The Case of the Reluctant Customer
Rocket scientists and brain surgeons have it easy. They seldom hear their customers or patients tell them, "I can do this job myself. Why should I pay you?" But for those of us who sell services that could be deemed easy enough to do by yourself or within your company, it's a constant struggle to find customers who understand the value of hiring a professional. No matter what type of service you sell -- accounting, design, speaking, house painting -- the challenge is the same.
Perhaps your prospective customer hears his mother's voice in his head, "Don't squander your money. Do it yourself." Maybe you're dealing with a perfectionist who believes that no one can do the job as well as he can. It's also possible he doesn't want to be dependent on an outsider and wants to develop the expertise in-house. Whatever the source of the objection, sales pros should know how to locate the sales hurdle -- and tackle it head on.
A recent e-mail from a potential customer was the perfect example of this type of sales problem. The e-mail read, "I'm currently in turmoil trying to decide what's best for us right now. [What] usually happens, whether you know it or not, upon contemplating outside help for a situation, internal motivation to not 'need' help [is stirred up]. And [because of this], new ideas, some renewed energy, and dare I say 'commitment' have surfaced, which makes me wonder if we should go with this self-created wave [to address the problem] for now, and then call you in if we don't achieve our goals which might really make your input/advice stand out."
Aargh. Has this ever happened to you? I actually appreciate that the writer was bold enough to let me know what was going on in his mind. If you sell services of any kind, here is some battle-tested advice to help increase your numbers.
1. Anticipate the objection. In my standard diagnosis questionnaire, I ask, "How have you solved similar challenges in the past?" This question guarantees I don't spend a lot of time in the sales process only to hear at the end -- surprise! -- the customer will now be handling the service on her own.
2. Qualify buying style. If the customer's answer to the above question is that he had his nephew read a book and do the computer-programming work, or the president of the company went to a class and learned how to do office design in her spare time, you know this customer doesn't fit the profile of someone who buys professional services easily.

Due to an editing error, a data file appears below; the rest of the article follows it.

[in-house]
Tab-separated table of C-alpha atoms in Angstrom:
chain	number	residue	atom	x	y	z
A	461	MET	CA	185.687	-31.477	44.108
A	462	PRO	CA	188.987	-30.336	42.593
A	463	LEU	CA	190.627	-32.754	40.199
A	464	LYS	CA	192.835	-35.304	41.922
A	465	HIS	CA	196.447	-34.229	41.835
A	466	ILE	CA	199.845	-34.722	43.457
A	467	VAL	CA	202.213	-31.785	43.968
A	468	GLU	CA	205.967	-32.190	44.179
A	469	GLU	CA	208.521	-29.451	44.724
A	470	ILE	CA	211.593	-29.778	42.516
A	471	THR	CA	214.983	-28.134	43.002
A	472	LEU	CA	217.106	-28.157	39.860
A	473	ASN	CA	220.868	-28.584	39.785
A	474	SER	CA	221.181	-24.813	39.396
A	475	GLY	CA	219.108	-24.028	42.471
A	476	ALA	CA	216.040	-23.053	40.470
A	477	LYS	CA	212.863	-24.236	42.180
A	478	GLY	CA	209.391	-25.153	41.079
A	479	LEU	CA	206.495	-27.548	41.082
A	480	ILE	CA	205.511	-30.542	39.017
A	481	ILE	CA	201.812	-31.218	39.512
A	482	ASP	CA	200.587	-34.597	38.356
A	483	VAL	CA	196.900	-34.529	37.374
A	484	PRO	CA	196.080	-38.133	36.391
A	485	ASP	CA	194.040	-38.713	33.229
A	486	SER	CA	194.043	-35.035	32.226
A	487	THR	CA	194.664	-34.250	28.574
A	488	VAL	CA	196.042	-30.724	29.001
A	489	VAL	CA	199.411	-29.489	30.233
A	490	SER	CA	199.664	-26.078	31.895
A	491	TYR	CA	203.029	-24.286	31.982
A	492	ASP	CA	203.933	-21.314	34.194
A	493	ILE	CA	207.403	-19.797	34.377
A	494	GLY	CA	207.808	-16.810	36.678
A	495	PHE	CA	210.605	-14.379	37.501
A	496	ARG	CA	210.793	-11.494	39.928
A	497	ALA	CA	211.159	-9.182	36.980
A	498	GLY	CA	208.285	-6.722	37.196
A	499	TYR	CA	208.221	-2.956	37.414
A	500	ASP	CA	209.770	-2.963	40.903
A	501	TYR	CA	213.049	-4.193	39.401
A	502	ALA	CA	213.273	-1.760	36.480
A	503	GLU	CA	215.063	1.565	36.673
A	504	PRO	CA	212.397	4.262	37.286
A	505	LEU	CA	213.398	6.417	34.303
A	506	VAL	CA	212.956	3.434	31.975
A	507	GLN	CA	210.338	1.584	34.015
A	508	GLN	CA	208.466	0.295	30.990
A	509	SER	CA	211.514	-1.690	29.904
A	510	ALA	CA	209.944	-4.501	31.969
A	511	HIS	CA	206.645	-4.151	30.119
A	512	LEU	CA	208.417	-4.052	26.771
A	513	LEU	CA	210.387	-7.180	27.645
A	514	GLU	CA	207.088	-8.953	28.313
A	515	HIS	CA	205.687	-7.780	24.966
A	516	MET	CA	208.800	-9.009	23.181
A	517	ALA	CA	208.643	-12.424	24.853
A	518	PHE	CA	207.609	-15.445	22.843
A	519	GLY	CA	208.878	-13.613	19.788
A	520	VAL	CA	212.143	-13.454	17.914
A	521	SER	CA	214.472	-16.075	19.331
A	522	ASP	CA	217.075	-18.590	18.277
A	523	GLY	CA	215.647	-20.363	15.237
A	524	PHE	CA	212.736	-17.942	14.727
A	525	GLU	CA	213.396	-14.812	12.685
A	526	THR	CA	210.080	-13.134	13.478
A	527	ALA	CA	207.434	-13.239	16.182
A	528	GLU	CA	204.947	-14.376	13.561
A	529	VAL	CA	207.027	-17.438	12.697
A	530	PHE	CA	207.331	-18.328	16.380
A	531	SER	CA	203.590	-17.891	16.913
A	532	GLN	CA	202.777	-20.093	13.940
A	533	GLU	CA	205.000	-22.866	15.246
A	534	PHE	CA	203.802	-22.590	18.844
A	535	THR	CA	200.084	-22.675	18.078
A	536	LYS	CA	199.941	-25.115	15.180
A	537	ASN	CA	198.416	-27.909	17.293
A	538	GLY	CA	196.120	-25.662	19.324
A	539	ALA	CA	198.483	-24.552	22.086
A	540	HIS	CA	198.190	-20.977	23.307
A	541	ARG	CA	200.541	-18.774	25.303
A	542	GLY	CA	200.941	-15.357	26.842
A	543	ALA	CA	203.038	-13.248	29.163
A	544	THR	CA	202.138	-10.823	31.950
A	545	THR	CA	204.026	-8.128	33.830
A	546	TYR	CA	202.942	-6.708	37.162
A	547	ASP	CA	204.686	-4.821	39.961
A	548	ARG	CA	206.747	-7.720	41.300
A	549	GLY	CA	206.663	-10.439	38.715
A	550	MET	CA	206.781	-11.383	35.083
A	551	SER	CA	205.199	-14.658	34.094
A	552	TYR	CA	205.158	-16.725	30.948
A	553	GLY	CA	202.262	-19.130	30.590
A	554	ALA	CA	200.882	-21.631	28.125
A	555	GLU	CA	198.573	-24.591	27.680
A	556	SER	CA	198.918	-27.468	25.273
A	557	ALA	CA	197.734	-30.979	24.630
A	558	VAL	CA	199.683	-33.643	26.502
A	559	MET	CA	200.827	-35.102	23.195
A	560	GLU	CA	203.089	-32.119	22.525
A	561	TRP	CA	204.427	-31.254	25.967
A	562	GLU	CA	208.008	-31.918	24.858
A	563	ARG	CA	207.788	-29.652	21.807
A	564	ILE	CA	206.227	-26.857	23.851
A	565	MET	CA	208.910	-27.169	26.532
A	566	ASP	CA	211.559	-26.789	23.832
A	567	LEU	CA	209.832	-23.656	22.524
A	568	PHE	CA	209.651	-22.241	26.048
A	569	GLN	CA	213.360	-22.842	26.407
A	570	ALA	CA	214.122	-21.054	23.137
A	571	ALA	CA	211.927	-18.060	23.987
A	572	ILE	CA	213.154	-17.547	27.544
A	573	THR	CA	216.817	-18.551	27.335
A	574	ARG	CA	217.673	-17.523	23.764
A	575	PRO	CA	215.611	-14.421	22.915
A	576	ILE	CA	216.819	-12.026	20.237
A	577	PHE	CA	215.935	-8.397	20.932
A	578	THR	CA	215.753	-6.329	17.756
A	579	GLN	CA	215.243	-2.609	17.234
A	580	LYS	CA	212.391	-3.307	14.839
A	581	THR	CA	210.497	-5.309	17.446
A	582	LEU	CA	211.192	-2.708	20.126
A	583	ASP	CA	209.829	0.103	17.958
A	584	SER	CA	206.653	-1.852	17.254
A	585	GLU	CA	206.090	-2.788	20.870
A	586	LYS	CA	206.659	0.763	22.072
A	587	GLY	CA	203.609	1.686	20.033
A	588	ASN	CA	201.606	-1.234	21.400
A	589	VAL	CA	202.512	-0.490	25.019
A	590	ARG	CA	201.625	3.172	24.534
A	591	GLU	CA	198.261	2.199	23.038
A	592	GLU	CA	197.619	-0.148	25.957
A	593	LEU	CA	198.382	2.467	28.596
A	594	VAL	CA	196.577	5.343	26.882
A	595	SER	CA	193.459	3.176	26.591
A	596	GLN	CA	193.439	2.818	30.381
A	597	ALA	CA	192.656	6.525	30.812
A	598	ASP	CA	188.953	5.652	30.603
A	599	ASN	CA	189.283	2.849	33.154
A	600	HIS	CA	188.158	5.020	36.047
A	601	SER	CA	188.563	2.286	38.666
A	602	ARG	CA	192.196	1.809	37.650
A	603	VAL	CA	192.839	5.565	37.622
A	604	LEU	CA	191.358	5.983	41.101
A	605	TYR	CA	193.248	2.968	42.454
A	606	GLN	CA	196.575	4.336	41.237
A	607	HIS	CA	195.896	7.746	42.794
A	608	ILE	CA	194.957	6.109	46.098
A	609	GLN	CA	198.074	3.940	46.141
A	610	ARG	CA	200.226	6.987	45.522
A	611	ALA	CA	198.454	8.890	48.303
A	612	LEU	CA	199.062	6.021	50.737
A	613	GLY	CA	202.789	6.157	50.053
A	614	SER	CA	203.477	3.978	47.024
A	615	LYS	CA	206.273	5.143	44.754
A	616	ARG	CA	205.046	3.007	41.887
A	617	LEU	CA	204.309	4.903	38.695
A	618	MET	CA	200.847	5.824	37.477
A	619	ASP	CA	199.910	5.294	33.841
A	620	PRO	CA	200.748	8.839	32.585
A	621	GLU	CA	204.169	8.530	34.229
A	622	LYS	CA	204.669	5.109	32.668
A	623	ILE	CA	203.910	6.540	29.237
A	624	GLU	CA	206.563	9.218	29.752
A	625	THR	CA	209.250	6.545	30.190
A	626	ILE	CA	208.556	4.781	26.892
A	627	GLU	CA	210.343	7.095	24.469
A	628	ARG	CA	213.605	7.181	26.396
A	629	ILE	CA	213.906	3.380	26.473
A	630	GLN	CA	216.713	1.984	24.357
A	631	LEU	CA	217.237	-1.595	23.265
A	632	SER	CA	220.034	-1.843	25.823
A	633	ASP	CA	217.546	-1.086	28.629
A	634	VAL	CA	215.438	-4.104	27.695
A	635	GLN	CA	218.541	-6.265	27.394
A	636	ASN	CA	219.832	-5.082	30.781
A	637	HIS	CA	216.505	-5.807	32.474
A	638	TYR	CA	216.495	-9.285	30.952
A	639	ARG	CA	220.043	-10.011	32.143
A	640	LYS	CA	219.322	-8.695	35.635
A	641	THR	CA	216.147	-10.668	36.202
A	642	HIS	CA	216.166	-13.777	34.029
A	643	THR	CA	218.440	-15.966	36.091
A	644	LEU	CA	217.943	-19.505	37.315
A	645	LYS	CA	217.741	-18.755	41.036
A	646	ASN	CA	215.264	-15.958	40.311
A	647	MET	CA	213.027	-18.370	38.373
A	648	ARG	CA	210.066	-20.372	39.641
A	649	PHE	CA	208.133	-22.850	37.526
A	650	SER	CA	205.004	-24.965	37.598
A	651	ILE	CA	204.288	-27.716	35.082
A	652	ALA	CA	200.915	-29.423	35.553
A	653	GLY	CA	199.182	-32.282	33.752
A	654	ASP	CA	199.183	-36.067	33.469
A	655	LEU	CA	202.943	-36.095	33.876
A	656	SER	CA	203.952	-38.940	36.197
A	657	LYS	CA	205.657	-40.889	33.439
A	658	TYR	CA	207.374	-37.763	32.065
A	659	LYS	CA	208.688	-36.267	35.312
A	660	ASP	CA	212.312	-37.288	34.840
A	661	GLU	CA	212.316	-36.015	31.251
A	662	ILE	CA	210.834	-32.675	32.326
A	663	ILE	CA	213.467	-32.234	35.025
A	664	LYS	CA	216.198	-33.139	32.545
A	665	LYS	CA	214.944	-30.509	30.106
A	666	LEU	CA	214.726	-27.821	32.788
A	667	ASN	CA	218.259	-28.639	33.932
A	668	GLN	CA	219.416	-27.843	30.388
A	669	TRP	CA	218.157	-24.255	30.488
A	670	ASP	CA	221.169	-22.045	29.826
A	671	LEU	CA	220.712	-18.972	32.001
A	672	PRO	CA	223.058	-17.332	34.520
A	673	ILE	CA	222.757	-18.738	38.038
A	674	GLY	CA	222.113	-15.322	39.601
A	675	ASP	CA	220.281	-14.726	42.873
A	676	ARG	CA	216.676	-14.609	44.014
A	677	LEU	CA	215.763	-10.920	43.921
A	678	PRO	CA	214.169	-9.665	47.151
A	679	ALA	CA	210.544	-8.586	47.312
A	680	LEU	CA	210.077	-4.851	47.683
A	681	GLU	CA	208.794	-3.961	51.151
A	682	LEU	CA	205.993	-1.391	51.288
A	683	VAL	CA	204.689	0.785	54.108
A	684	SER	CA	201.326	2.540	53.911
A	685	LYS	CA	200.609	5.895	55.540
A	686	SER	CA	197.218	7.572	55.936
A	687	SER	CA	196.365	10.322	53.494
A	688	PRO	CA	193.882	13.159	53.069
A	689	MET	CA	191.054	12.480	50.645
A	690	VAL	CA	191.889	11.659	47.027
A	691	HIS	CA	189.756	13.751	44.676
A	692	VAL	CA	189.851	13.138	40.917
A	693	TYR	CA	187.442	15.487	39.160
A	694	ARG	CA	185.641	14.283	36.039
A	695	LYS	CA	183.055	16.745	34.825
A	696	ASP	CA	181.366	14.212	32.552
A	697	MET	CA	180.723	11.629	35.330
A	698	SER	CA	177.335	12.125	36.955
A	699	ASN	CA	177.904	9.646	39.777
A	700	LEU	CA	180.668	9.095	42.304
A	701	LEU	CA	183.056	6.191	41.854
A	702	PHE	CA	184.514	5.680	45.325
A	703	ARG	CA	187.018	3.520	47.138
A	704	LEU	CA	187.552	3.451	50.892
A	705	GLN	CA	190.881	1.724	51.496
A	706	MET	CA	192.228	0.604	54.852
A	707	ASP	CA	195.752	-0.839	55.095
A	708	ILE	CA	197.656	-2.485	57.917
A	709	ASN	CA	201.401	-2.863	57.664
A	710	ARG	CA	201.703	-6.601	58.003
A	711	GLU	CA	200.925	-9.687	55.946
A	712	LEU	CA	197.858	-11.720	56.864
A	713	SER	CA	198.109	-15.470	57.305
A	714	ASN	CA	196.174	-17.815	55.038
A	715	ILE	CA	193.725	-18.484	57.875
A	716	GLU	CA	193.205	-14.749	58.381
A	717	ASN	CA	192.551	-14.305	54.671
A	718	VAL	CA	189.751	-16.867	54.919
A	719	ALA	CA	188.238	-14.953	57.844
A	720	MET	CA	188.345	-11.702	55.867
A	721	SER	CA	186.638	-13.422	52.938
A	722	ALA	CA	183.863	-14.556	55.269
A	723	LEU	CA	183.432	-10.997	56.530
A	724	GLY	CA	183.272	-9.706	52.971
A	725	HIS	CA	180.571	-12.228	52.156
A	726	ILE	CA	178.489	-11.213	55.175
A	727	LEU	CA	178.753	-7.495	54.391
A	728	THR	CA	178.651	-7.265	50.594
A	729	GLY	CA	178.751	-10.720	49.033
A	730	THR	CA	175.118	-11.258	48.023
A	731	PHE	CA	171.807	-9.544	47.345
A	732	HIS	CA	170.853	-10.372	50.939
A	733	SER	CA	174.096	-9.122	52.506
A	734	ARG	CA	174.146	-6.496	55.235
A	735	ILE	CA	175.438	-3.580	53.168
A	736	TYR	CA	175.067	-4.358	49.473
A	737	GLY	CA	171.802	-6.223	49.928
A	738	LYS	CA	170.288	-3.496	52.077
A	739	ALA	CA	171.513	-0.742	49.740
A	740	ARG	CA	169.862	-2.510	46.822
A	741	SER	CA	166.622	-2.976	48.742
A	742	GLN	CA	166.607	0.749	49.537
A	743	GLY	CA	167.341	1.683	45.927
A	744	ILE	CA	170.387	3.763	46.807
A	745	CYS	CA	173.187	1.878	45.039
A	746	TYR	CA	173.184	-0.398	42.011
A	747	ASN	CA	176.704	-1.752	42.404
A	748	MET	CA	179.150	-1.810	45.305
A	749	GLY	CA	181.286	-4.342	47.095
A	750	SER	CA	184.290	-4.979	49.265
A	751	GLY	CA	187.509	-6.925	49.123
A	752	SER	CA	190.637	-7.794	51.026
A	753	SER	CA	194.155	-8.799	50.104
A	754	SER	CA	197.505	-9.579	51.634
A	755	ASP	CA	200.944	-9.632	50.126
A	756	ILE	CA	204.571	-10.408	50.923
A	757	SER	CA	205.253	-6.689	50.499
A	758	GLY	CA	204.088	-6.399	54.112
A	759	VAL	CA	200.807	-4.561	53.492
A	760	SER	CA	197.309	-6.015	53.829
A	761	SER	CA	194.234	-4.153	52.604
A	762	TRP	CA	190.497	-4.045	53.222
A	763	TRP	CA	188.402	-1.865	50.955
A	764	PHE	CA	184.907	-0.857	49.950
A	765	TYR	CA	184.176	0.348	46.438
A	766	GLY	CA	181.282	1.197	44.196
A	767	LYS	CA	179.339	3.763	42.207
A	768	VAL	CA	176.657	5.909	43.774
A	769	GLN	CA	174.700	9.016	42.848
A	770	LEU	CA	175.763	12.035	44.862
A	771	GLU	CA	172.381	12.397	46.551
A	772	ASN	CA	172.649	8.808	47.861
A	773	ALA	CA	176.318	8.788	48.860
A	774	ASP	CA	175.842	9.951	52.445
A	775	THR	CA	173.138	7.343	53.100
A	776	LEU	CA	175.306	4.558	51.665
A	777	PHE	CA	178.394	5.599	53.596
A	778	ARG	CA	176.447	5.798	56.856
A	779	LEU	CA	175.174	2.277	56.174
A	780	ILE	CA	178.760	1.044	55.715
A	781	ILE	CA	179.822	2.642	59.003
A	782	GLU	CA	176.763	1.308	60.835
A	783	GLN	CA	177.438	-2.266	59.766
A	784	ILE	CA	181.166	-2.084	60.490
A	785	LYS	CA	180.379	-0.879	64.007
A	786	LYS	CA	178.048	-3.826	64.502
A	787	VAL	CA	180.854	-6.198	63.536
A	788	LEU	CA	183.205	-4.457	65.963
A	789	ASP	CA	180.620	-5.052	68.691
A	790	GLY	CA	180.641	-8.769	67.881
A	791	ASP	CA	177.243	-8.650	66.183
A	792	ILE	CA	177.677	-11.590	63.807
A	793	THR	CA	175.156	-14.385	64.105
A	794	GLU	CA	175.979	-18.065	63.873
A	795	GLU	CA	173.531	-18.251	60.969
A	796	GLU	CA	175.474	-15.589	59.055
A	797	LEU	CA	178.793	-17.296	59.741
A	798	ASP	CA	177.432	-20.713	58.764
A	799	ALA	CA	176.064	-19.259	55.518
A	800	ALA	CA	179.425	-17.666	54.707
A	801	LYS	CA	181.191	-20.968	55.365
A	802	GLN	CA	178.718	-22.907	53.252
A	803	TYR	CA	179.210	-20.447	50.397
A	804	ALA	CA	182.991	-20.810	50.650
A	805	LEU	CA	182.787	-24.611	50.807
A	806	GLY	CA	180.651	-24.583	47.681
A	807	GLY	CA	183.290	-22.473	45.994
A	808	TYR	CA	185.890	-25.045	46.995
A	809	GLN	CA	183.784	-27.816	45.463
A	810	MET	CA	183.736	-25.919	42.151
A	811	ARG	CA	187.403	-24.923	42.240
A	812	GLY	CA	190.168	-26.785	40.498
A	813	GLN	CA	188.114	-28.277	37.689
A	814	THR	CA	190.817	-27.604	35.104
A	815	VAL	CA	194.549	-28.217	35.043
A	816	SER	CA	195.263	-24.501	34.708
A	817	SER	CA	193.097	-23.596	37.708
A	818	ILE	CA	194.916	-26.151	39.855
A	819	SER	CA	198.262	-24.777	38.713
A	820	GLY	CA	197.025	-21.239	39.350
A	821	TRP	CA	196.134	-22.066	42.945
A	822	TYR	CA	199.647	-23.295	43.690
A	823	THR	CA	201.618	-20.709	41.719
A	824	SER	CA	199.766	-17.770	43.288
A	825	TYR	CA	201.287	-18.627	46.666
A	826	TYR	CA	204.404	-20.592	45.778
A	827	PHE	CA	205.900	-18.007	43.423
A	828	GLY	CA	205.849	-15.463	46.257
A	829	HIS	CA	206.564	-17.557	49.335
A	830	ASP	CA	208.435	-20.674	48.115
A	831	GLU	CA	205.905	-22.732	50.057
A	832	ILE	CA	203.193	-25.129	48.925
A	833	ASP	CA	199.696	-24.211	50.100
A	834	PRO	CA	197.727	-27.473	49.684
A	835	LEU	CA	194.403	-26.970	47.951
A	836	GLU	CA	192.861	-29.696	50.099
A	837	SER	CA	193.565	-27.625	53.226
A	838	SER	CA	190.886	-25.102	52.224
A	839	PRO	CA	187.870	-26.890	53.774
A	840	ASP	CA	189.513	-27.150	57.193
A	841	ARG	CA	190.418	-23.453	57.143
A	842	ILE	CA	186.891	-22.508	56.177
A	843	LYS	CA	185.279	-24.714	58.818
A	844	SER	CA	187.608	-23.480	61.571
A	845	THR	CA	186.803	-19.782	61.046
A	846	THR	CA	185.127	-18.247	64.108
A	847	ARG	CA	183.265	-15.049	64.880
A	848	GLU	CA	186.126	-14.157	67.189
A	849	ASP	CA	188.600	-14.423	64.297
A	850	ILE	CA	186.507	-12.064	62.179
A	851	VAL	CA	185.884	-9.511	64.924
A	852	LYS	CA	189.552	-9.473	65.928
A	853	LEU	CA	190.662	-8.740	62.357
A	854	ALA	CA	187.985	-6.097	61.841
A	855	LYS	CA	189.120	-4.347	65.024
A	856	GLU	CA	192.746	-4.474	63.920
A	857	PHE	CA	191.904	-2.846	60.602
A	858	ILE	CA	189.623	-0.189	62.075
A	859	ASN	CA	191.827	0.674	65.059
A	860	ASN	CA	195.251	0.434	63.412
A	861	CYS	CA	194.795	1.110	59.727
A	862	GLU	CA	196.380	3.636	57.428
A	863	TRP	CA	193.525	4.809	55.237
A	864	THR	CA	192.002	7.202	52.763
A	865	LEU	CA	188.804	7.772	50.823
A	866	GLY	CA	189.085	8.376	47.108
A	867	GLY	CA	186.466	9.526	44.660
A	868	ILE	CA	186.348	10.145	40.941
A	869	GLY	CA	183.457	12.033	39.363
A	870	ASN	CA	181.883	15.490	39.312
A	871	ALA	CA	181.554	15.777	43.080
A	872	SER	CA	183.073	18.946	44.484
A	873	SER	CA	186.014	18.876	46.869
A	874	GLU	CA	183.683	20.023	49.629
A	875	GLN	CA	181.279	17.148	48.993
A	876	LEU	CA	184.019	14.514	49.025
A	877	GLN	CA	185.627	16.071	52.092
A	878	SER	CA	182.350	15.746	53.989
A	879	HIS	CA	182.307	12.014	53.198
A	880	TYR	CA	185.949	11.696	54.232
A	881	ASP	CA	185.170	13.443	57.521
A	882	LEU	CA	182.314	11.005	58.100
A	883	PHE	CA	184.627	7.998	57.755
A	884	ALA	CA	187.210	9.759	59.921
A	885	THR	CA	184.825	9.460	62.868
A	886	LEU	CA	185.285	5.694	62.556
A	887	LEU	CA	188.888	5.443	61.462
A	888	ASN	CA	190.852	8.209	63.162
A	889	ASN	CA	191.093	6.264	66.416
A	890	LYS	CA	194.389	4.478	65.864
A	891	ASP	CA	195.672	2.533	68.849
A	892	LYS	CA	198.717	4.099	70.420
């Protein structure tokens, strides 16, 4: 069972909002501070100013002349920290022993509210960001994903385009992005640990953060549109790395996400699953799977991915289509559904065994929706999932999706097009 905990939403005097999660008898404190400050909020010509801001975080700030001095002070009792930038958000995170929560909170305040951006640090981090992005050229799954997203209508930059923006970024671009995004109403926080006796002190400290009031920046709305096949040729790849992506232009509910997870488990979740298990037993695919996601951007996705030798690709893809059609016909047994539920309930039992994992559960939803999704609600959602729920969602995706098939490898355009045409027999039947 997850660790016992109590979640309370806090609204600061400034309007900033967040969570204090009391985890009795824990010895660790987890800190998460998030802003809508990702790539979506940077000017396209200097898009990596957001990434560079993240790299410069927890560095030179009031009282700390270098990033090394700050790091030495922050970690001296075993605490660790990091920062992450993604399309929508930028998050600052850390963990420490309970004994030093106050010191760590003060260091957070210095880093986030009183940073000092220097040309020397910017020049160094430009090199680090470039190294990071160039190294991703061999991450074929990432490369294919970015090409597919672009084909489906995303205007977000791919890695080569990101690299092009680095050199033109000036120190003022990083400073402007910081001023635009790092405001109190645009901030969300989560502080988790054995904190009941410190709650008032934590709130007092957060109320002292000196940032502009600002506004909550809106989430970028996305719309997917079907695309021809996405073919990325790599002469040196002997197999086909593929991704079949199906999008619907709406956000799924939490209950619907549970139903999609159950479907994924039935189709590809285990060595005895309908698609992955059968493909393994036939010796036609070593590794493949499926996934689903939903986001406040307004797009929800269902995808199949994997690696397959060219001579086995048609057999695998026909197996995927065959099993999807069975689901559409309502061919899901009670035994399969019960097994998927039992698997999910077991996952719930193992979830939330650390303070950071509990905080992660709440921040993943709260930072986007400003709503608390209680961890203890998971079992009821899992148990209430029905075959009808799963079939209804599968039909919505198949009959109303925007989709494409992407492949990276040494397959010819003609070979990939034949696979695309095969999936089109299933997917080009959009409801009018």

If you've got a customer like this on your hands, take one good shot at selling him on the value of the time and energy he will save. It's worth a try, but face it, you're now taking on the role of an educator, trying to teach a decisionmaker the importance of prioritizing. There's a chance that you'll convince him -- but only a small chance. If the customer is a dyed-in-the-wool do-it-yourselfer, you're going to have a tough time selling him your service.
3. Look for the match. On the other end of the spectrum, if the customer is the type who outsources practically everything, she is a prime candidate for buying from you. Sometimes this mentality is a result of corporate maturity -- long ago, she tried to do it all but over the years has learned the wisdom of hiring specialists. It may reflect her corporate culture, where she runs a lean, mean operation doing what she does best, and no more. She might sell a professional service too, and innately understand the value of yours. Who cares exactly why? She's predisposed to buy your service.
4. Be bold. Idora Silver, professional speaker and author of the book The Chutzpah Connection, told me that when potential clients call her with a request, she usually offers two or three other ways they could fulfill it on their own. In one instance, a prospective customer wanted to hire her to do some sales training. She said, "Why don't you buy everyone on your staff a sales book?"
Then she added, "Why don't you send them all to a sales class?" She explained that the customer responded with reasons why he didn't want to try those alternative solutions. This exercise strengthens prospective customers' resolve to buy from her. It's a great example of chutzpah, or boldness, in selling (see BW Online, 11/18/05, "Getting Prospects to Say 'I Do'").
5. If they fight you, let them go. Yes, this approach will increase your sales. Too many reps spend their limited selling hours with unqualified clients. Respect everyone's buying motives, even if you don't agree with them. Maybe they have issues they haven't shared with you that are keeping them from moving forward and signing your purchase order. Rather than waste your time, move on and look for new customers -- or new business from current customers.
6. Be encouraged by the example of the home-improvement industry. The rise of big-box stores like Lowe's and Home Depot have actually contributed to the success of contractors by making homeowners eager to renovate. Today, many are inspired to tackle a renovation project on their own only to discover that getting a professional-quality result is a lot harder than it seemed. The next step for these reformed do-it-yourselfers is to hire contractors.
The good news is there will always be customers who value the expertise of professionals. Go find them -- and happy selling!